david: finally, related, terrorism brings it full circle, the country qatar in the middle east, we knew they have been funding various terrorists from around the world for years. now perhaps because of donald trump what he talked to the saudi arabians about he is certainly approves of the idea, they cut relations with qatar but we still have, i believe it is an airbase in qatar we rely on. >> oh, yeah. david: so what happens? >> we're in a tough situation here in a sense because these six arab, or muslim states cut relations with qatar. we have our biggest military facilities in the middle east in qatar. that includes 10,000 troops and the airbase where centcom, central command is forward headquartered. there are important interests for us there. qatar needs more pressure, especially private money funding groups including al qaeda affiliates. the government cracked down to a certain extent but they have
funded some other violent islamist groups we have concerns about. so the best thing that could come out of this is kuwait, oman, the united states, gets these organizations, these states together to make a clean breast of it, to move forward against isis and countering iran's security in the region. david: peter brookes, good to see you. thanks for being here. melissa. melissa: remembering the brave americans who gave their lives for others freedom.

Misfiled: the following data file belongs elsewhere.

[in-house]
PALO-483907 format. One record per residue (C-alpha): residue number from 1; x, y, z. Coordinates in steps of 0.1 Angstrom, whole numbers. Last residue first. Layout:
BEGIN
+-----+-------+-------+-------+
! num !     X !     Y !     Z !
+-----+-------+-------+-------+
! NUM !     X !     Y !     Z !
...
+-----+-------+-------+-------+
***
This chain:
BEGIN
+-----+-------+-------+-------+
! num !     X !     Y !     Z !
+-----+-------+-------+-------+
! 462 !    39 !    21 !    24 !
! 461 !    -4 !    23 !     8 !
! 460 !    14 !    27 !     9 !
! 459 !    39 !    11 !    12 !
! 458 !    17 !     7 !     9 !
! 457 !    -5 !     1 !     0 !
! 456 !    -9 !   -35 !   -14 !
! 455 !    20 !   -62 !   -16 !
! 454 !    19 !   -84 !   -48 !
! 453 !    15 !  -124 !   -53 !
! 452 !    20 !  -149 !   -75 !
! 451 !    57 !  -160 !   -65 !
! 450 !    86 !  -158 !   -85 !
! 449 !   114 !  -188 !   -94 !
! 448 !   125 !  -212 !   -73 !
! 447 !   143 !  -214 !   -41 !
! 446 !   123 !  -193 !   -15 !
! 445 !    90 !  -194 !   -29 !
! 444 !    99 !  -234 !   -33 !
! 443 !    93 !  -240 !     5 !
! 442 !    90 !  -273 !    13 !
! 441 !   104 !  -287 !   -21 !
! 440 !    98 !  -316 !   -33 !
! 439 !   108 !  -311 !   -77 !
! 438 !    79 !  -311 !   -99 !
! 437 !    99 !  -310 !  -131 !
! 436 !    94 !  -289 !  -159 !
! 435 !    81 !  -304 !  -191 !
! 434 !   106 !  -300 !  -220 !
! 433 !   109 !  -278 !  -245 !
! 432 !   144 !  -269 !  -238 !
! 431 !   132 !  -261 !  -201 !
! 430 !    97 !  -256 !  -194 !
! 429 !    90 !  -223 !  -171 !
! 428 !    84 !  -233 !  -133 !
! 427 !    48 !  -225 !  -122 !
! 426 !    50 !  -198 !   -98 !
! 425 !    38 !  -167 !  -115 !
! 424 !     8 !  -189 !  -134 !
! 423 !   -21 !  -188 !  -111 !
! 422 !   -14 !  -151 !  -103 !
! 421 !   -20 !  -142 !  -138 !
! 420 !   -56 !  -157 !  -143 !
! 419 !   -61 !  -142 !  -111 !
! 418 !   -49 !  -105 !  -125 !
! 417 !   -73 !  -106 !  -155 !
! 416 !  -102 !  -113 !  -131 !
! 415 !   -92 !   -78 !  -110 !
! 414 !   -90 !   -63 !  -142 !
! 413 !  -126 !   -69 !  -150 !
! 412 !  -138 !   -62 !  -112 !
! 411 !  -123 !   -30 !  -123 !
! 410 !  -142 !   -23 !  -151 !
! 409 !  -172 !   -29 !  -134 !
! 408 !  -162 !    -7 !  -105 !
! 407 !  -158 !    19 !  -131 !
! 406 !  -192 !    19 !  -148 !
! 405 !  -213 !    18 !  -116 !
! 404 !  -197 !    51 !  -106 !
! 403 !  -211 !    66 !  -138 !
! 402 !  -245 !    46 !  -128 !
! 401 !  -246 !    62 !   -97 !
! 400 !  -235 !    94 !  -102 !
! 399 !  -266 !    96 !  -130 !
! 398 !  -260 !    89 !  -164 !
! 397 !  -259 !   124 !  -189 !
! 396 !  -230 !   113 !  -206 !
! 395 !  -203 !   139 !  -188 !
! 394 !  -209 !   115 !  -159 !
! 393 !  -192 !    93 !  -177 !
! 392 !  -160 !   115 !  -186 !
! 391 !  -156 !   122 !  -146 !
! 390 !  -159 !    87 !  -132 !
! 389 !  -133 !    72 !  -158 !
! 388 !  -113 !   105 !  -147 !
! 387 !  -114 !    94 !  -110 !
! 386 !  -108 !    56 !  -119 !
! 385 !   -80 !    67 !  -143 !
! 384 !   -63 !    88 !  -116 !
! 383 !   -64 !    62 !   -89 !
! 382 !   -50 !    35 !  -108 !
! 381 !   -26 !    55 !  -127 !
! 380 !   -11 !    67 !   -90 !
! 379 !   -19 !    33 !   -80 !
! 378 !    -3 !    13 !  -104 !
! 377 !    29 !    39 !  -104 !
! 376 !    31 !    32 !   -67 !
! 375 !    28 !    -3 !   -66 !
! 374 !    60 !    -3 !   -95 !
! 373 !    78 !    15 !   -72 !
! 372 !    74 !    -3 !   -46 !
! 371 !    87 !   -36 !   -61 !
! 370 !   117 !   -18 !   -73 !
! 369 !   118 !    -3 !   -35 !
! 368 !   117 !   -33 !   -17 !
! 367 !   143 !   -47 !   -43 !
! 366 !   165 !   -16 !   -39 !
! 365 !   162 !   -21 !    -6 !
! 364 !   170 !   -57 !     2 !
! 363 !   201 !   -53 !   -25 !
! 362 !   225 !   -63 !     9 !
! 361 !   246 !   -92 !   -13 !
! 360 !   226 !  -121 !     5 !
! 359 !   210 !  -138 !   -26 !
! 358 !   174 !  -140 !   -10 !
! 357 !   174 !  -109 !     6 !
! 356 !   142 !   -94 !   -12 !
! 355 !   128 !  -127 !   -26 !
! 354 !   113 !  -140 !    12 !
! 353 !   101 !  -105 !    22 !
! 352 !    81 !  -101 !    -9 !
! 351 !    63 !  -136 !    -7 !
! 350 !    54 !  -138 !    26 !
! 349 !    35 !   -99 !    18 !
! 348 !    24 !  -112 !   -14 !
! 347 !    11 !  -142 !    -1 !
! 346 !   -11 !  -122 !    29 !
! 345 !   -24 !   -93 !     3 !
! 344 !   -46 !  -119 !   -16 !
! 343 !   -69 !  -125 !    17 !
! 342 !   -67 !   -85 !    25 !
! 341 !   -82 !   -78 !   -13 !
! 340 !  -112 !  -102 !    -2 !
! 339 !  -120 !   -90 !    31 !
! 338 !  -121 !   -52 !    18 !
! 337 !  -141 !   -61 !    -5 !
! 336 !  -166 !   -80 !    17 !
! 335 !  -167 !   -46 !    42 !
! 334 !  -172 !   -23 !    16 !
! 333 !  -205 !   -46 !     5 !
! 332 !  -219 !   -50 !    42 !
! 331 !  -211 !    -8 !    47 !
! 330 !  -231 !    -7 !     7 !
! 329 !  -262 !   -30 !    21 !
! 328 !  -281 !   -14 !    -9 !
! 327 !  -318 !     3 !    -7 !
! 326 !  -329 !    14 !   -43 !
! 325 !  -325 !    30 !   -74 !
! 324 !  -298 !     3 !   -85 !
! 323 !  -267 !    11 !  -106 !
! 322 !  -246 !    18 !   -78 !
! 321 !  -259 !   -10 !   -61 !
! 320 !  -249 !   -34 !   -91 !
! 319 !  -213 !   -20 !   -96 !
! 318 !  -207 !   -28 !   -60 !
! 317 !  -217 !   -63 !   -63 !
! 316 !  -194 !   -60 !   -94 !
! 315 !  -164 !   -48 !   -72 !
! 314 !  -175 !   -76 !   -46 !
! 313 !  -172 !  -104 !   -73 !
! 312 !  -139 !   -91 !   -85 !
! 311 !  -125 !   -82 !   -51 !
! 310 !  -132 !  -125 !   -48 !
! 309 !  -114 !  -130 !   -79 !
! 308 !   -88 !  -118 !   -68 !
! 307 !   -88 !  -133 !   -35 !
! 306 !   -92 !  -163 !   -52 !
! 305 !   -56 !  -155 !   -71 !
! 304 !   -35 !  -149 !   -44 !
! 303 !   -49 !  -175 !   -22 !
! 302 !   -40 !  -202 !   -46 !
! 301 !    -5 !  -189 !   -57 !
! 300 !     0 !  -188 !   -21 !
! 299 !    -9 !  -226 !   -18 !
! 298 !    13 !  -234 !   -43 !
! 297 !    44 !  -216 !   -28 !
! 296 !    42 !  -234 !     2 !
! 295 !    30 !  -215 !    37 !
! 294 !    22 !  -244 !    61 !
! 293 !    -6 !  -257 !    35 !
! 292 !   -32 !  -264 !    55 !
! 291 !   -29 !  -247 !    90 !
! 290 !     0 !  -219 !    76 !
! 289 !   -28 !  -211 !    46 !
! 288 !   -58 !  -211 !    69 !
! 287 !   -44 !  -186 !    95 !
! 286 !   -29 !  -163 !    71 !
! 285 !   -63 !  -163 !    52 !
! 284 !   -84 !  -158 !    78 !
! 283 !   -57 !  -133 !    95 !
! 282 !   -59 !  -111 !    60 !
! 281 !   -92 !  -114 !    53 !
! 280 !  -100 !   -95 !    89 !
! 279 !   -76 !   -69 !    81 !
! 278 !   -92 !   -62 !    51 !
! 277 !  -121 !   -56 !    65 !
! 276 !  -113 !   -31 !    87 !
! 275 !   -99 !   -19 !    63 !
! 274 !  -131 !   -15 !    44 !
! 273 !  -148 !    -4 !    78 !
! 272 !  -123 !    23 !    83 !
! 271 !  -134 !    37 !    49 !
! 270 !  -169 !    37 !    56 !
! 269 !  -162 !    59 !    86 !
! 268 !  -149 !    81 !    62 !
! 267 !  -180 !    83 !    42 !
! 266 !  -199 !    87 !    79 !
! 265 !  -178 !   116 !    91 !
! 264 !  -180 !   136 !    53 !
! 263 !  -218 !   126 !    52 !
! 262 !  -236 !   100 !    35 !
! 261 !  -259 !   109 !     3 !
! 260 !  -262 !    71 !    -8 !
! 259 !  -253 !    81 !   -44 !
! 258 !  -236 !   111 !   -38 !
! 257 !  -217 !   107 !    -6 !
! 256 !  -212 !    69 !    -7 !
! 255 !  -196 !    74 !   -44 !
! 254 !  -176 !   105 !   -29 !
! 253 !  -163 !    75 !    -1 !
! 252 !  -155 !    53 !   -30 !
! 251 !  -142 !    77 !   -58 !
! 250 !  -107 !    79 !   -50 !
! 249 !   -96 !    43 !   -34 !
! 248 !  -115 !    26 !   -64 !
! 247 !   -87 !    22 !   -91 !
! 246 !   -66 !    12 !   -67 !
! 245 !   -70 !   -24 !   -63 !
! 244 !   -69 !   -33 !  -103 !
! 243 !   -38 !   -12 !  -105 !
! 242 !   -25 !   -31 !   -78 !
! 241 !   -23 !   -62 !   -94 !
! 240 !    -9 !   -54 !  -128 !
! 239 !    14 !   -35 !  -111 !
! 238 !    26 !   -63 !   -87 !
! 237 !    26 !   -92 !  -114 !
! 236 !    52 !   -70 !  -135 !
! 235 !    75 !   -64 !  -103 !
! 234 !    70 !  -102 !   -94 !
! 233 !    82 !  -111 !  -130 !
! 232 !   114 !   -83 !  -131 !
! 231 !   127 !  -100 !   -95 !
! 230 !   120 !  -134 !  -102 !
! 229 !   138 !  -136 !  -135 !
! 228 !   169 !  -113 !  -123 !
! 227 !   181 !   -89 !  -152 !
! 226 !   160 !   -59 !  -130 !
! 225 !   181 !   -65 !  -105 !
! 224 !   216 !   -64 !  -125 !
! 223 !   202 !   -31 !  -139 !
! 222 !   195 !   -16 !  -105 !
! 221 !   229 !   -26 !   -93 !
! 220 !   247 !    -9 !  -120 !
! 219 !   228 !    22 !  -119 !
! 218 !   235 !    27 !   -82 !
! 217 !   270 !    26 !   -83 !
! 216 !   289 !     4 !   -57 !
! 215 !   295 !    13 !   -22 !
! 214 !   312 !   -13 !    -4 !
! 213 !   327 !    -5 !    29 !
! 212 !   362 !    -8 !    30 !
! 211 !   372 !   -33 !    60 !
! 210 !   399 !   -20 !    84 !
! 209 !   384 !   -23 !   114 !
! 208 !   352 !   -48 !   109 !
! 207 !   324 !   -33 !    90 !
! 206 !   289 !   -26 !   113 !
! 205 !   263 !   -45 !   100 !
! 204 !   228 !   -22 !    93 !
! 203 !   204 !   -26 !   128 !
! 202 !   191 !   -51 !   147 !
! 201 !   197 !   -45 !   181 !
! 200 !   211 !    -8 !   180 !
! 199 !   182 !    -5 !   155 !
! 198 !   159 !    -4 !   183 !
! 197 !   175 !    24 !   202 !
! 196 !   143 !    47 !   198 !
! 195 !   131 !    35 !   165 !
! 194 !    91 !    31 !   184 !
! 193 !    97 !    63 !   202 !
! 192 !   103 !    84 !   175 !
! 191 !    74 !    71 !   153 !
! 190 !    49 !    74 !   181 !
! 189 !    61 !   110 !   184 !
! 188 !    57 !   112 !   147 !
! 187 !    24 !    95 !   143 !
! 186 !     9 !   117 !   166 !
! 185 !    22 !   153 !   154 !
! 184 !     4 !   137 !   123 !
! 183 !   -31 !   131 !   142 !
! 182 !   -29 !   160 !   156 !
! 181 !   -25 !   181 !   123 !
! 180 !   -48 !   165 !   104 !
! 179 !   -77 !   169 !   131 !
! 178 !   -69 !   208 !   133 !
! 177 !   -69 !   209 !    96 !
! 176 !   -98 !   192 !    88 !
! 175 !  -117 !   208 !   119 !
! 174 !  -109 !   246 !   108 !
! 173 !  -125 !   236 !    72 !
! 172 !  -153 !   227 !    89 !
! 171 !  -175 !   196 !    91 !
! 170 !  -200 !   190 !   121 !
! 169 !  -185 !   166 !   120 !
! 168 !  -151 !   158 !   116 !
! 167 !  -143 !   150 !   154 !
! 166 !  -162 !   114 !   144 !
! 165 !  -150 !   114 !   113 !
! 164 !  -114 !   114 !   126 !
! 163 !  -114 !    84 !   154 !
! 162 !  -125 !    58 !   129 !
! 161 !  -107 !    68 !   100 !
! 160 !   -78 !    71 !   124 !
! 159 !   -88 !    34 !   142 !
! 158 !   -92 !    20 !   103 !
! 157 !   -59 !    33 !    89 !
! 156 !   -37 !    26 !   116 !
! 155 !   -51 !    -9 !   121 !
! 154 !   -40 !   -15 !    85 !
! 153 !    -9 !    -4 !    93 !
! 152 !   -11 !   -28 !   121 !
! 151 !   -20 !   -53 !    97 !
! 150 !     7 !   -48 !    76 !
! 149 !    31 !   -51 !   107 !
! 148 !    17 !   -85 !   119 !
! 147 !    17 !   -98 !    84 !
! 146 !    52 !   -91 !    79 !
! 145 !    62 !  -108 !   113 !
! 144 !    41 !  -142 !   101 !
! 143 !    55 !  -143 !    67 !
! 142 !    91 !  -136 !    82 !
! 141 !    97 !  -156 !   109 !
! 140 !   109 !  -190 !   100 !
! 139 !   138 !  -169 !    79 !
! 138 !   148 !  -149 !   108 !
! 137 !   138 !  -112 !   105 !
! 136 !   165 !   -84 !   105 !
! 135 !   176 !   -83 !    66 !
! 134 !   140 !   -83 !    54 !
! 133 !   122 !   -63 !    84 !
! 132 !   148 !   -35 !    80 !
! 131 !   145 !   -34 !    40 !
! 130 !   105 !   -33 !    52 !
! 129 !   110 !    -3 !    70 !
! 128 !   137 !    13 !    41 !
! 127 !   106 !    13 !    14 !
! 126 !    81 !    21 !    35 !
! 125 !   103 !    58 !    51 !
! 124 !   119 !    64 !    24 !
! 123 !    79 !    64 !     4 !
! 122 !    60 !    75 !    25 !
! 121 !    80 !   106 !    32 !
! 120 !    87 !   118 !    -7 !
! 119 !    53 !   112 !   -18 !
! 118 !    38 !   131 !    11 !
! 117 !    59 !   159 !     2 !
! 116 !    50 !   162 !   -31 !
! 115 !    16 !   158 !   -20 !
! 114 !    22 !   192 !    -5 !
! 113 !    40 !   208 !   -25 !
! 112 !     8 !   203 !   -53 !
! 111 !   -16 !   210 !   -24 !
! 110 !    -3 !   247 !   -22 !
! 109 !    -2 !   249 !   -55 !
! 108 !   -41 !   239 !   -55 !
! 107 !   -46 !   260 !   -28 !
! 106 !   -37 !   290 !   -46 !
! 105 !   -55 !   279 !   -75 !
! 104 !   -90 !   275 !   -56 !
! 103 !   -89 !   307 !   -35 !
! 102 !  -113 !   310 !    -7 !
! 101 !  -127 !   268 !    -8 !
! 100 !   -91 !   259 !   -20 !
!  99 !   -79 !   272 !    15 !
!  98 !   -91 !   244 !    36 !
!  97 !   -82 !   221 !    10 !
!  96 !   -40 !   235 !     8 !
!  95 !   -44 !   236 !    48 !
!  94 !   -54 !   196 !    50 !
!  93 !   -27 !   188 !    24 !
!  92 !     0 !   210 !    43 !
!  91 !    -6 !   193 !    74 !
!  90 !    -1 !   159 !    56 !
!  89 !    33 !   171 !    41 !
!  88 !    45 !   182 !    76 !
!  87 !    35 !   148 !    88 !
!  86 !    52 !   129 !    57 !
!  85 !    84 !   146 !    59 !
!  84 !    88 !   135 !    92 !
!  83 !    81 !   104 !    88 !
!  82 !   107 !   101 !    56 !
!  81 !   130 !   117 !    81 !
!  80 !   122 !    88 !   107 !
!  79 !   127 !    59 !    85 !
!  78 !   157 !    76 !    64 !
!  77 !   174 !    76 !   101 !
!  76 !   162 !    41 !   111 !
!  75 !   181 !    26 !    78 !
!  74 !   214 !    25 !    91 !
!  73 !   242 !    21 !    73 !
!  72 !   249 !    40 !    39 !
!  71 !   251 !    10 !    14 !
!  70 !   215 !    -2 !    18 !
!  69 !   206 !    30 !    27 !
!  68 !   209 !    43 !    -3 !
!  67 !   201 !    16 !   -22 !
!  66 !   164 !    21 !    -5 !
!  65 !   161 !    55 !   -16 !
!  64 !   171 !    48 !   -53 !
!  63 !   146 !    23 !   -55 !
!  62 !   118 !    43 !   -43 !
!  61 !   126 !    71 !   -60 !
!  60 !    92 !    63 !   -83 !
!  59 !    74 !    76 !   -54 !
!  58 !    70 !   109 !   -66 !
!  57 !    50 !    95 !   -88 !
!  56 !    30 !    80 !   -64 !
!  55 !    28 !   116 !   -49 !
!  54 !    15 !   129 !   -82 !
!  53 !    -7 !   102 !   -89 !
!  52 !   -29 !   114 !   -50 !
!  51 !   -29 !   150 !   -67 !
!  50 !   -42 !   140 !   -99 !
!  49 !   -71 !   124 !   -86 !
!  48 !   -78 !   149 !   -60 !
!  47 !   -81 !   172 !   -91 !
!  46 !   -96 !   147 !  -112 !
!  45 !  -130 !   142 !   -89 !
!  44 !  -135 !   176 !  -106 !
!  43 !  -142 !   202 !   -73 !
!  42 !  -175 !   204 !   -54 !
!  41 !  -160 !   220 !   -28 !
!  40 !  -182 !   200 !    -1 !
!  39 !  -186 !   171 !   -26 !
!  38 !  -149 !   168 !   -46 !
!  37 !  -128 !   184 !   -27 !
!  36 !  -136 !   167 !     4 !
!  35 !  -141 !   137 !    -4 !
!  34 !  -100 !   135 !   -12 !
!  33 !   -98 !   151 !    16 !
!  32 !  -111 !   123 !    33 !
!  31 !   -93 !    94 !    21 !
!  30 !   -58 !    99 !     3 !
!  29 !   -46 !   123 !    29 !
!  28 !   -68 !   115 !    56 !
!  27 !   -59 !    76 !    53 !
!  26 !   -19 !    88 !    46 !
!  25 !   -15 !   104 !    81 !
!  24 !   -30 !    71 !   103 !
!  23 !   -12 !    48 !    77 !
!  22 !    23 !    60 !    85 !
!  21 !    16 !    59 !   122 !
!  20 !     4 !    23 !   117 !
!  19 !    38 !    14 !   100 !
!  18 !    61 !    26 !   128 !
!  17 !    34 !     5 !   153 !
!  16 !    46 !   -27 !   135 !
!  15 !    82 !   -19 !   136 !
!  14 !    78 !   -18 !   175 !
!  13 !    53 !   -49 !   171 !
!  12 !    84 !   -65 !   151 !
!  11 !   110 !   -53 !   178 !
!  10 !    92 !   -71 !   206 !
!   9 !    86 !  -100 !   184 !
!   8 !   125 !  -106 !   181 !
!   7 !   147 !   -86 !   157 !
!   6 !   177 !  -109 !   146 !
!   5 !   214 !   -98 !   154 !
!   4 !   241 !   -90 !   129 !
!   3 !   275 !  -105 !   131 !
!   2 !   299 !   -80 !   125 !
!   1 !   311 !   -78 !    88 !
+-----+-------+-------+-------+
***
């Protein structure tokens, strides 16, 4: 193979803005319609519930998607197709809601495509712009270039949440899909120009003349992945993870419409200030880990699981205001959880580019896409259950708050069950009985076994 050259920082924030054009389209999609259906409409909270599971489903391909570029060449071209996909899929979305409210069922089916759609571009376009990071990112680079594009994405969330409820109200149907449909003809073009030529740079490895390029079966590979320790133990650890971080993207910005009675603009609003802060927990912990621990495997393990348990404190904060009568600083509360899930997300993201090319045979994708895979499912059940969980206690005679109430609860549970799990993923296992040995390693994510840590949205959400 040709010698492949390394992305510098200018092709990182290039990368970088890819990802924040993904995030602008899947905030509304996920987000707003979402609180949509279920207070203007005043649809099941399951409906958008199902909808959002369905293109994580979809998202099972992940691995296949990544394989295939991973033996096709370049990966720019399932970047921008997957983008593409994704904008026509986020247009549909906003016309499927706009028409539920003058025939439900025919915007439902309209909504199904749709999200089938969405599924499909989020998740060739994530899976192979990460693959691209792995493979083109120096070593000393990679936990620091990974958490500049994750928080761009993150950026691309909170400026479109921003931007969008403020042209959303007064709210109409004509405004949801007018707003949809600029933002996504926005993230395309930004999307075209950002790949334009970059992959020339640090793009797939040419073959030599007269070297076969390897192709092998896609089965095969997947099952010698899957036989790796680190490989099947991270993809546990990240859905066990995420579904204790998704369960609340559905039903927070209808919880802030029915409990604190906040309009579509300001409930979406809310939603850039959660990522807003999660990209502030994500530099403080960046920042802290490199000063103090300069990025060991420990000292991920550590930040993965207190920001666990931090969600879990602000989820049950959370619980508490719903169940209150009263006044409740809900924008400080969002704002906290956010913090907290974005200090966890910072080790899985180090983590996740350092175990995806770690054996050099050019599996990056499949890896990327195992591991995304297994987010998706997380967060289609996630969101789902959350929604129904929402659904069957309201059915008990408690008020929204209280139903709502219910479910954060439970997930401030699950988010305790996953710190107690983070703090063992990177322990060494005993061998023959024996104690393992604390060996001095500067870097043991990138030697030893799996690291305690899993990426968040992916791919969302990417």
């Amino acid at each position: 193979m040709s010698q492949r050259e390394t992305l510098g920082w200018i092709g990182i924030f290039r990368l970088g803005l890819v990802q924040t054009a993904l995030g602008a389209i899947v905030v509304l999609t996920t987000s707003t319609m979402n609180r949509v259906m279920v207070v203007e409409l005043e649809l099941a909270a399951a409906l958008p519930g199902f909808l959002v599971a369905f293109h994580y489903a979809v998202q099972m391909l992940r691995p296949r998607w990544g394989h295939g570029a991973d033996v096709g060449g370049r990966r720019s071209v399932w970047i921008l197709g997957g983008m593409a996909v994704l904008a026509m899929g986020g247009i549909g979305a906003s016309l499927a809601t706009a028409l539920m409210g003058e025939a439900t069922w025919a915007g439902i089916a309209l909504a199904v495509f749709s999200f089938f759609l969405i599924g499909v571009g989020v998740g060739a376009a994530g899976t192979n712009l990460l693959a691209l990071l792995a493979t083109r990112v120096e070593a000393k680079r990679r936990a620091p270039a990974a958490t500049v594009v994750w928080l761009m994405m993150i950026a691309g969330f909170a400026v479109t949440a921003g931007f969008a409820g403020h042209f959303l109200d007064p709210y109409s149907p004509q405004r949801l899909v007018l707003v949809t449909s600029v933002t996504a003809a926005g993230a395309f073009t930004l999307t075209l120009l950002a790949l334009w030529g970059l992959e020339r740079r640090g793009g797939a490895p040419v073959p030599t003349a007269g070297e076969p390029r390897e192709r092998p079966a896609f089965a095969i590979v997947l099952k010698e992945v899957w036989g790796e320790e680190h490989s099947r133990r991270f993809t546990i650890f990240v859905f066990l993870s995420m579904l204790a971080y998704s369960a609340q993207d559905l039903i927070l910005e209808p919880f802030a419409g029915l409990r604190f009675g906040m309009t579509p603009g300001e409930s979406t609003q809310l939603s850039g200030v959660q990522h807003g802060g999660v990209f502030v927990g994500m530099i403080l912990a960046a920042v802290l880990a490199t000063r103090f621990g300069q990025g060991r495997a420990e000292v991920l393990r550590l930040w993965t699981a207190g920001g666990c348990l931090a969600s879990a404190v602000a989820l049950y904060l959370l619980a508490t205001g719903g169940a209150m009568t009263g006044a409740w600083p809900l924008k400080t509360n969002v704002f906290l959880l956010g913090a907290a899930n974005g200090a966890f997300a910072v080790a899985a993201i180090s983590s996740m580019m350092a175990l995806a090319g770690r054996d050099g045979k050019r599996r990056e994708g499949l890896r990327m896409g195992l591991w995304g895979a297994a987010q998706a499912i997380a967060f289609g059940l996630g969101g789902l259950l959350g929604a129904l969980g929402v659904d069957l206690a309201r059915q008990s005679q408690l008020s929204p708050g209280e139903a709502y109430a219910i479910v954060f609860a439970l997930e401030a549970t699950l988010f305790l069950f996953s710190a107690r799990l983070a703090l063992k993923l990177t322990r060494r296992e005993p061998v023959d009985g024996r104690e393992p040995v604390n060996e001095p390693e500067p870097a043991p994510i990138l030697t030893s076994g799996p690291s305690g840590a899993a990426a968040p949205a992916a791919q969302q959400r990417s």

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listen up, heart disease.) you too, unnecessary er visits. and hey, unmanaged depression, don't get too comfortable. we're talking to you, cost inefficiencies and data without insights. and fragmented care- stop getting in the way of patient recovery and pay attention. every single one of you is on our list. for those who won't rest until the world is healthier, neither will we. optum. how well gets done. . >> remembering the greatest anniversary. more than 160,000 allied troops rushed the beaches of normandie world war ii. >> more than 5,000 ships, 1,300 aircrafts, making it the largest air, land, and sea invasion in world history. but more than the size was the
spirit, sailors, soldiers, and marines ew they could not fail, even if it meantiving up their lives as many did. you wonder if we could have a full scale operation like that today. america today. i hope so. >> yeah. all right. here's risk and reward. liz: well, another terror attack, this time in paris. today, police shooting and wounding a man who attacked a police officer with a hammer while yelling this is for syria outside one of the most famous sites, the notre dame cathedral in paris. and the alleged terrorist was reportedly carrying the identification card of an algerian student. it is the eighth major terror attack since the beginning of the month-long muslim holiday of ramadan. so far around the world, at least 22 people killed, hundreds more wounded.